Response to: Developing the UK cyber security profession

I filled out this consultation; it swallowed my response without asking for my name, address, or other details; and it provided no opportunity to go back after submission and copy-out my responses; fortunately I had drafted prettymuch everything in a flat text file…

… I believe that the scope of the stated “understanding” is overblown and has been shaped by the interests of “industry” (both as customers & providers) rather than of practitioners.

Briefly, the word “cyber” is an oversimplification of several topics; security of:

  • datacentres
  • networks
  • systems & integration
  • platforms
  • applications
  • embedded systems
  • …all of the above matrixed with “software/implementation security”
  • data (control, storage, destruction)
  • privacy
  • compliance
  • availability
  • penetration testing
  • spam prevention
  • national security strategy

To name but 14 of many more; these are all distinct disciplines and some are wholly disjoint from others.

There is no “common technical framework”; the landscape is too broad.

There is no singular “front door to the profession” because there are so many houses and an entire street-full of distinct professions.

There are no “cyber security professionals”; instead we have people who chose that label for a business card but who are actually experienced in only some (often: small) subset of the above disciplines.

There should be no “routing” of people to “correct” specialisms, because such has brought us to the current situation of too many “ethical hackers” but not enough people qualified to write software that works and is secure.

The Government does a disservice (and confuses industry) by cataloguing and treating all of the above as “cyber”; the notion that a single “profession” will encompass them all is as misconceived as hiring a tree-surgeon on the presumption that she is qualified to farm 6000 acres of wheat, on the basis that both are somehow related to “vegetation”.

Information security certification and qualification must neither be necessary nor mandatory for employment, because “security” is a quality which (to be effective) should and must be delivered (or mitigated) by everyone — at every level — in the IT industry. The skills should be taught at all levels, and qualifications should remain laissez-faire.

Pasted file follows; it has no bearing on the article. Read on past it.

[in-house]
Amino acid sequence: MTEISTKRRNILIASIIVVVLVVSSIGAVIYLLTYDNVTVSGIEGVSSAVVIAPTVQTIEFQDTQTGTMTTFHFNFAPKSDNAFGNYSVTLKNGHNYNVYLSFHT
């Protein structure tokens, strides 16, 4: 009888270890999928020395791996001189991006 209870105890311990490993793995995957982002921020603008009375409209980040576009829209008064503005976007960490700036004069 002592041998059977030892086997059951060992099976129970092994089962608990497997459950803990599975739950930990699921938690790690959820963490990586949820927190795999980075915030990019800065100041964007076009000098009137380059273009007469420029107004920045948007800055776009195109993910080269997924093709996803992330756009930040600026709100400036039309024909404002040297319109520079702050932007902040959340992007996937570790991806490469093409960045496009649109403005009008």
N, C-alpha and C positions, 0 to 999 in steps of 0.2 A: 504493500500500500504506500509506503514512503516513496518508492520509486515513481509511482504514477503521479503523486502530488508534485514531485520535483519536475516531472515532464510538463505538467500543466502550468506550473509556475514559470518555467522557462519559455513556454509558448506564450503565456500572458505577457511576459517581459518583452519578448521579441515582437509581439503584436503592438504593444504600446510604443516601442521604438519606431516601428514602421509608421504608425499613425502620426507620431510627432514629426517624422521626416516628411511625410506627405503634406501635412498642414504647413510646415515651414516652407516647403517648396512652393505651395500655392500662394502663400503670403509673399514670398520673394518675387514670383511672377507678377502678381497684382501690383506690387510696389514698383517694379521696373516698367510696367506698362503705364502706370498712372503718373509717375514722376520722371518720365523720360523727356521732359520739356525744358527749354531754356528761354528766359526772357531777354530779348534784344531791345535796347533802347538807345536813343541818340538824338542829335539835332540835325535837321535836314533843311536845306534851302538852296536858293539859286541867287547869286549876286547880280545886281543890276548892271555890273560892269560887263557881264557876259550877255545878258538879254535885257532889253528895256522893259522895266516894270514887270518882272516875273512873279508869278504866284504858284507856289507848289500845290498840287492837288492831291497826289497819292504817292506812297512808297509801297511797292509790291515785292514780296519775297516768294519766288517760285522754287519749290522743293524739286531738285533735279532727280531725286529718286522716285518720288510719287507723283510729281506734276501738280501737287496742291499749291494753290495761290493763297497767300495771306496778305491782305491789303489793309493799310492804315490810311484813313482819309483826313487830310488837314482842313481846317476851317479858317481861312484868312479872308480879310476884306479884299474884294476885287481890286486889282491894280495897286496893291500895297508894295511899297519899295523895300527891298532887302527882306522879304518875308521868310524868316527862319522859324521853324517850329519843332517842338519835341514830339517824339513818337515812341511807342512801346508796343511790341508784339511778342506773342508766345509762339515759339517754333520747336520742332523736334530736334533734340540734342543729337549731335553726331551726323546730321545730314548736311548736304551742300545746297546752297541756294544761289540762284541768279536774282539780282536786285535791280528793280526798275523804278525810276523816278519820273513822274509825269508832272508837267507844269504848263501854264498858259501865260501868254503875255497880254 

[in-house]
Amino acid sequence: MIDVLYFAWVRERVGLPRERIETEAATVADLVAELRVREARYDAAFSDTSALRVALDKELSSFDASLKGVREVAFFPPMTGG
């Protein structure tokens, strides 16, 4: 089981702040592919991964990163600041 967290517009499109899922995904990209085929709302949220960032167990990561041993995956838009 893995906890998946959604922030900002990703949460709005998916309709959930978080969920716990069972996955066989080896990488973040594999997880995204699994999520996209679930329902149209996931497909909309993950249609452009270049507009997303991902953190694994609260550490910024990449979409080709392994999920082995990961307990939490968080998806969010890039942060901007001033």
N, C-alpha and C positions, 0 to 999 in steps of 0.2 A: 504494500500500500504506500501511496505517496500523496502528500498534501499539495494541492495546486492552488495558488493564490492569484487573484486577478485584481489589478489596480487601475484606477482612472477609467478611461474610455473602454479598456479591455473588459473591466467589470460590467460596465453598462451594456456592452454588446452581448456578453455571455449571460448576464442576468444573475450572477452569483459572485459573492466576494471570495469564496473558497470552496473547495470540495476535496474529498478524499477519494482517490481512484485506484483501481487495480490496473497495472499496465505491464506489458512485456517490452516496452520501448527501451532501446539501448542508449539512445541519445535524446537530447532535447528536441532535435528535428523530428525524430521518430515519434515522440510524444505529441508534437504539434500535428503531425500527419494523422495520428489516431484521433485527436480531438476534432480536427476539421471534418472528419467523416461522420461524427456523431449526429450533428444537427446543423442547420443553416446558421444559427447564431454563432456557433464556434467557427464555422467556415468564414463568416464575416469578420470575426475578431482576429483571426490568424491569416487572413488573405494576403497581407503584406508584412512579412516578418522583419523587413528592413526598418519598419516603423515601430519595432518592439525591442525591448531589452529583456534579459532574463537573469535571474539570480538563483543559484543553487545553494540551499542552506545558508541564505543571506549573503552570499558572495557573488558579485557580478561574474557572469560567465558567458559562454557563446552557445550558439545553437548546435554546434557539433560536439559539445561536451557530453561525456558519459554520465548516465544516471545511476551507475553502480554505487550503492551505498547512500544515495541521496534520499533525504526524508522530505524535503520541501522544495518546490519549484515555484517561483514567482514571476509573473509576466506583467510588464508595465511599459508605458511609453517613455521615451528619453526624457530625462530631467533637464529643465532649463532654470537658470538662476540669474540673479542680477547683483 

The proper approach is to regulate the fitness to practice of certain different kinds of internet service, for instance as we have recently done with requiring minimum standards of data security via GDPR; at the moment these standards are reviewed in the breach. The government should consider whether other inspections would be appropriate.

The unaddressed challenge for Government is to reform its own understanding to reflect not only the (currently all-consuming) “James Bond” mythos of cyber, but extending it to embrace an Internet that is much more complex and shot through with challenges that are “sui generis”.

Why do you think it is or is not a good idea to have a commonly agreed and adopted code of ethics for cyber security professionals of all specialisms?

Because that is already a matter for compliance with regulation; similarly we do not have a code of ethics for driving a car.

Are there any other policy or professional development issues where you think the profession should lead on the development of an agreed position?

Per my comments above, there is no singular “profession” so it can have neither singular leadership nor singular voice; what we currently lack most pressingly is education in schools and universities, to increase the “pipeline” of capable people who may choose one or other career.

Why do you think that it is or is not viable for a new UK Cyber Security Council to become self-sustaining financially be the end of 2021?

Because, for the reasons outlined above, a UK Cyber Security Council would not address the actual requirements of industry; as an approach to solving the lack of information security capability for the UK, it would be a case of “too many chiefs” where money and focus could instead be distributed towards education and training opportunities.

Are there any other attributes you think would be key for a new UK Cyber Security Council to include?

A more constructive, less expensive, and more effective approach would involve the same actors focusing to work in partnership with education, to share skills and learning that will positively impact school and university curricula; creating yet another talking-shop and raising barriers to entry for the profession of secure IT, Software & Networking — by effectively ringfencing the security aspects of those professions — is absolutely contrary to the health of the country/industry.